Startups and the Student Loan Crusade

June 28, 2013

On May 8th, 2012, at approximately 6:40AM ET, the student loan debt clock exceeded the one-trillion dollar mark, a feat that at one point in history must surely have seemed impossible.

Fallout from this issue is multi-faceted. Rohit Chopra of the Consumer Financial Protection Bureau identifies a link between student debt and the slow recovery of the housing market: “First-time home-buyers are a substantial part of the housing market . . . Instead of saving for a down payment, these borrowers are sending big payments every month.”

Several companies have merged from the startup sphere to challenge this issue, among them Tution.io, LoanLook, and Student Loan Hero. I recently had the privilege of interviewing Andrew Josuweit, the founder of Student Loan Hero, for our weekly online television program, FurtherEd TV, along with Jessica Brondo of Admitted.ly, which gamifies the role of the college guidance counselor.

As is often the case with the startups I encounter, Student Loan Hero offers a service that emerged from a personal need. “Ever since I graduated from college in 2009, I’ve been followed by personal loan debt,” Josuweit remarks in a recent TechCrunch article.   “I graduated with $104,000 in student loans, across 16 loans from four different banks. . . my banks and my college weren’t really providing me with financial strategy to get out of debt faster … it was a nightmare, to be honest.”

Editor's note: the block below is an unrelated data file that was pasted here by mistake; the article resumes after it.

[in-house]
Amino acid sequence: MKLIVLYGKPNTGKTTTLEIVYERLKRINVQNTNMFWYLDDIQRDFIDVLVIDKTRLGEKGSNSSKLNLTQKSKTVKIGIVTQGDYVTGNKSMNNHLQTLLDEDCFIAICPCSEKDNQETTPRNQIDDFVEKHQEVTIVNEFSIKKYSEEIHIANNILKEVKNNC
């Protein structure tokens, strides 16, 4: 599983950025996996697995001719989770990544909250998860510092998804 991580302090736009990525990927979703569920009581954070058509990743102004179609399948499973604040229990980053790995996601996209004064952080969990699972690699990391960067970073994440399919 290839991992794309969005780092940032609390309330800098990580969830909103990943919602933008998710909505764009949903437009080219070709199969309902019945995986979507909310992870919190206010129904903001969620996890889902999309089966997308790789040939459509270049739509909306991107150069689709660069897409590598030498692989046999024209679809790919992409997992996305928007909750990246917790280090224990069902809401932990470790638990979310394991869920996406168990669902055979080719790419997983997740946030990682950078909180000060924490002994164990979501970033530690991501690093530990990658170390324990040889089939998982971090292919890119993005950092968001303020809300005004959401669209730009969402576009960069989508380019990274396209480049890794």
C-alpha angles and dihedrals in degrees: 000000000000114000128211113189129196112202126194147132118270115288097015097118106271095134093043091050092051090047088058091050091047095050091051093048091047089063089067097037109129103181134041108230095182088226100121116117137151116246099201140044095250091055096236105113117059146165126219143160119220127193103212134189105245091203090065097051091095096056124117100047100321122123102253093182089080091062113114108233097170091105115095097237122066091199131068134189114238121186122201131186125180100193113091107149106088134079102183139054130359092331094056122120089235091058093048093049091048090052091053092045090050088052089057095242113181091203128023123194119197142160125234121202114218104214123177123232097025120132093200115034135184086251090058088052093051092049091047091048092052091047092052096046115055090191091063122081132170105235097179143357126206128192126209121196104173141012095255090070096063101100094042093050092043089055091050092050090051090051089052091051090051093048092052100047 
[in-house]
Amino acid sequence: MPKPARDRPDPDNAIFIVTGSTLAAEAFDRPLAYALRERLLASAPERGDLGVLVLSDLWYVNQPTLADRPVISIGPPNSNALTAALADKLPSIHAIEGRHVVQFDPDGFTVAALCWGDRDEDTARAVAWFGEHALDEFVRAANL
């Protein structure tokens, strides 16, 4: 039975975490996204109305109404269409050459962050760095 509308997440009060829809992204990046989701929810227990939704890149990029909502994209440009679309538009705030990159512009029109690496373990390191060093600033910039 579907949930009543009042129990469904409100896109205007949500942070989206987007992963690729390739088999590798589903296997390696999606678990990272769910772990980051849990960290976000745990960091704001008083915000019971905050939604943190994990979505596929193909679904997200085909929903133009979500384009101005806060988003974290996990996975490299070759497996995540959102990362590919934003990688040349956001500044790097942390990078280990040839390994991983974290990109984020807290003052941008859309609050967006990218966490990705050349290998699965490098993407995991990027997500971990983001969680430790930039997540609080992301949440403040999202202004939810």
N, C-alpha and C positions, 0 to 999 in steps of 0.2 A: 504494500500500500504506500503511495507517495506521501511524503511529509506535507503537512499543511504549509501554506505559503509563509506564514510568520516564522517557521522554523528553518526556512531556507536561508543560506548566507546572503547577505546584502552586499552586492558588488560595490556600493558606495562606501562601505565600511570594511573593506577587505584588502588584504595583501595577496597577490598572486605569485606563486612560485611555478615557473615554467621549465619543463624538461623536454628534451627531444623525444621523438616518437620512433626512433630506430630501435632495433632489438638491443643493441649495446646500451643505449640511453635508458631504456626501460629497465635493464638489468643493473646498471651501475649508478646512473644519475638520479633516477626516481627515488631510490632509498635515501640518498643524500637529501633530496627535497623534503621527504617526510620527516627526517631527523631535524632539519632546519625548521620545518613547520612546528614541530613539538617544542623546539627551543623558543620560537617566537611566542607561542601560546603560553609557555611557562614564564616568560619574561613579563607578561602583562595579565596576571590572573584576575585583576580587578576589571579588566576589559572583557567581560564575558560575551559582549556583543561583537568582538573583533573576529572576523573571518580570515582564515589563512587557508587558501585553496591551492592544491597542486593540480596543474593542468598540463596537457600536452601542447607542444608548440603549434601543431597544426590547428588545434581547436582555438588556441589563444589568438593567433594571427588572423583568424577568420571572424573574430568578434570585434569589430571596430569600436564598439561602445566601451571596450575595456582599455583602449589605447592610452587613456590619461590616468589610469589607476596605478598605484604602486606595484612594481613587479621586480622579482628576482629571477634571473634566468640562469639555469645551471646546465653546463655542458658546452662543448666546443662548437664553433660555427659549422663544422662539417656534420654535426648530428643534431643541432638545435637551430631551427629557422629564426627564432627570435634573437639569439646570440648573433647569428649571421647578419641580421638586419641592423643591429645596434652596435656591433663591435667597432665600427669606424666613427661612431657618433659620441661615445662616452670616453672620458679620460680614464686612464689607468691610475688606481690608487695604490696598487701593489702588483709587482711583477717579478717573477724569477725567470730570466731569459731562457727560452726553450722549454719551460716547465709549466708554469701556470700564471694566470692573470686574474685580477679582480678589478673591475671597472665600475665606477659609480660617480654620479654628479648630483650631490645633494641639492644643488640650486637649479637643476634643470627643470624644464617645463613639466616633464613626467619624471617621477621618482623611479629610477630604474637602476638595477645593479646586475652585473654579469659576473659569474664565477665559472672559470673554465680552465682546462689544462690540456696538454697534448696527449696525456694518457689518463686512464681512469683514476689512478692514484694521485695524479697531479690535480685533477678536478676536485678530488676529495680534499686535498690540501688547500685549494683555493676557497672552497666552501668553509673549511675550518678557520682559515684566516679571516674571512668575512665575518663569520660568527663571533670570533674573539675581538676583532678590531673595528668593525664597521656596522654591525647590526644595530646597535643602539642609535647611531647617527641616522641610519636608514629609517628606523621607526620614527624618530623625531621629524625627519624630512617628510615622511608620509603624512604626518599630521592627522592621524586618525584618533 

The underlying concept is simple: Student Loan Hero consolidates all loans into a single dashboard, and allows debtors to see how much of their payments go to principal and how much go to interest, an often-muddled distinction. It also helps users identify savings by running amortization schedules, and helps users identify government programs for which they might be eligible.

When in the course of my interview with Mr. Josuweit I inquired as to his goals for the future, he replied, “It’s not just about student debt, but how do we get somebody set up so when they walk out of college, they have the right bank accounts, they’re looking into an IRA, a 401K . . .  Financial advisers aren’t talking to young people, and I think somebody needs to.”

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